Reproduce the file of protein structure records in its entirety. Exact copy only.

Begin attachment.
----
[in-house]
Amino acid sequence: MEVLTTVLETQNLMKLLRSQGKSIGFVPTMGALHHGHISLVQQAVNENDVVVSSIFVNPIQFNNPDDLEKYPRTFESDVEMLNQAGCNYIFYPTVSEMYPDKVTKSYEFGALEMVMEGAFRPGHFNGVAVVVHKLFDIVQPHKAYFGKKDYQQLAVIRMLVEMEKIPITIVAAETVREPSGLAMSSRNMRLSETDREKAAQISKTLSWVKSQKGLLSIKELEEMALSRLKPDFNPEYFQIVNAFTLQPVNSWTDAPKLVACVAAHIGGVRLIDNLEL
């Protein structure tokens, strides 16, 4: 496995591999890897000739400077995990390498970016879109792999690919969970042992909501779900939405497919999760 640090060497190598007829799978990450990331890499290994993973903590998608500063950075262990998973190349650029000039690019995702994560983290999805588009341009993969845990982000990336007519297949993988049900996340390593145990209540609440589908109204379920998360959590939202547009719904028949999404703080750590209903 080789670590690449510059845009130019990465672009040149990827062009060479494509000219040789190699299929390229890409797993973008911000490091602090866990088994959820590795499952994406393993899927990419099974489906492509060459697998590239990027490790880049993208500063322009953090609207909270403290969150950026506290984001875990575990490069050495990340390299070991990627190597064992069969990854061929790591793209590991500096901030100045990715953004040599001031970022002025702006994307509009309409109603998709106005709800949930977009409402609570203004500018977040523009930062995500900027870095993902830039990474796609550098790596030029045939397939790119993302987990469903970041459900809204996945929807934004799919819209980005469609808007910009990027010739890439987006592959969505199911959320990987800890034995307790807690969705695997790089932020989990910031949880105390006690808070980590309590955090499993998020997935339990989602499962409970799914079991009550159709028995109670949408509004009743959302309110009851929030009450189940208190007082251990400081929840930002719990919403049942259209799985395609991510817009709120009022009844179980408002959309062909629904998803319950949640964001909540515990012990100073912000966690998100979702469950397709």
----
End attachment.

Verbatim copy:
[in-house]
Amino acid sequence: MEVLTTVLETQNLMKLLRSQGKSIGFVPTMGALHHGHISLVQQAVNENDVVVSSIFVNPIQFNNPDDLEKYPRTFESDVEMLNQAGCNYIFYPTVSEMYPDKVTKSYEFGALEMVMEGAFRPGHFNGVAVVVHKLFDIVQPHKAYFGKKDYQQLAVIRMLVEMEKIPITIVAAETVREPSGLAMSSRNMRLSETDREKAAQISKTLSWVKSQKGLLSIKELEEMALSRLKPDFNPEYFQIVNAFTLQPVNSWTDAPKLVACVAAHIGGVRLIDNLEL
């Protein structure tokens, strides 16, 4: 496995591999890897000739400077995990390498970016879109792999690919969970042992909501779900939405497919999760 640090060497190598007829799978990450990331890499290994993973903590998608500063950075262990998973190349650029000039690019995702994560983290999805588009341009993969845990982000990336007519297949993988049900996340390593145990209540609440589908109204379920998360959590939202547009719904028949999404703080750590209903 080789670590690449510059845009130019990465672009040149990827062009060479494509000219040789190699299929390229890409797993973008911000490091602090866990088994959820590795499952994406393993899927990419099974489906492509060459697998590239990027490790880049993208500063322009953090609207909270403290969150950026506290984001875990575990490069050495990340390299070991990627190597064992069969990854061929790591793209590991500096901030100045990715953004040599001031970022002025702006994307509009309409109603998709106005709800949930977009409402609570203004500018977040523009930062995500900027870095993902830039990474796609550098790596030029045939397939790119993302987990469903970041459900809204996945929807934004799919819209980005469609808007910009990027010739890439987006592959969505199911959320990987800890034995307790807690969705695997790089932020989990910031949880105390006690808070980590309590955090499993998020997935339990989602499962409970799914079991009550159709028995109670949408509004009743959302309110009851929030009450189940208190007082251990400081929840930002719990919403049942259209799985395609991510817009709120009022009844179980408002959309062909629904998803319950949640964001909540515990012990100073912000966690998100979702469950397709």